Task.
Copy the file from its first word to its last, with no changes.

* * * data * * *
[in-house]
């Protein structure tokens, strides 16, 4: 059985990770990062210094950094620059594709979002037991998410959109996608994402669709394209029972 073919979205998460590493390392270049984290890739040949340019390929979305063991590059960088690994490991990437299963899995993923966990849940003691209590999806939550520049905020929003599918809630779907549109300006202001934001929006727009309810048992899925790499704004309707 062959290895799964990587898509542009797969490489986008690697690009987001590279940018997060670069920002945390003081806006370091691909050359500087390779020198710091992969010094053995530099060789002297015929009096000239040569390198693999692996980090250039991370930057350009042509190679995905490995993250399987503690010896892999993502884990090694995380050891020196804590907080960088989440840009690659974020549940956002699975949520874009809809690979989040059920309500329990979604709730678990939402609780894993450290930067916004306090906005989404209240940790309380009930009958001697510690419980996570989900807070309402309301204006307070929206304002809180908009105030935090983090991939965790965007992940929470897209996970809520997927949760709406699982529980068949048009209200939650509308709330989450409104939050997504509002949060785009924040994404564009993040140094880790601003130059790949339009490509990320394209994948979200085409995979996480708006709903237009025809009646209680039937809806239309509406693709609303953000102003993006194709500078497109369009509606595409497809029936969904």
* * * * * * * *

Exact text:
[in-house]
């Protein structure tokens, strides 16, 4: 059985990770990062210094950094620059594709979002037991998410959109996608994402669709394209029972 073919979205998460590493390392270049984290890739040949340019390929979305063991590059960088690994490991990437299963899995993923966990849940003691209590999806939550520049905020929003599918809630779907549109300006202001934001929006727009309810048992899925790499704004309707 062959290895799964990587898509542009797969490489986008690697690009987001590279940018997060670069920002945390003081806006370091691909050359500087390779020198710091992969010094053995530099060789002297015929009096000239040569390198693999692996980090250039991370930057350009042509190679995905490995993250399987503690010896892999993502884990090694995380050891020196804590907080960088989440840009690659974020549940956002699975949520874009809809690979989040059920309500329990979604709730678990939402609780894993450290930067916004306090906005989404209240940790309380009930009958001697510690419980996570989900807070309402309301204006307070929206304002809180908009105030935090983090991939965790965007992940929470897209996970809520997927949760709406699982529980068949048009209200939650509308709330989450409104939050997504509002949060785009924040994404564009993040140094880790601003130059790949339009490509990320394209994948979200085409995979996480708006709903237009025809009646209680039937809806239309509406693709609303953000102003993006194709500078497109369009509606595409497809029936969904």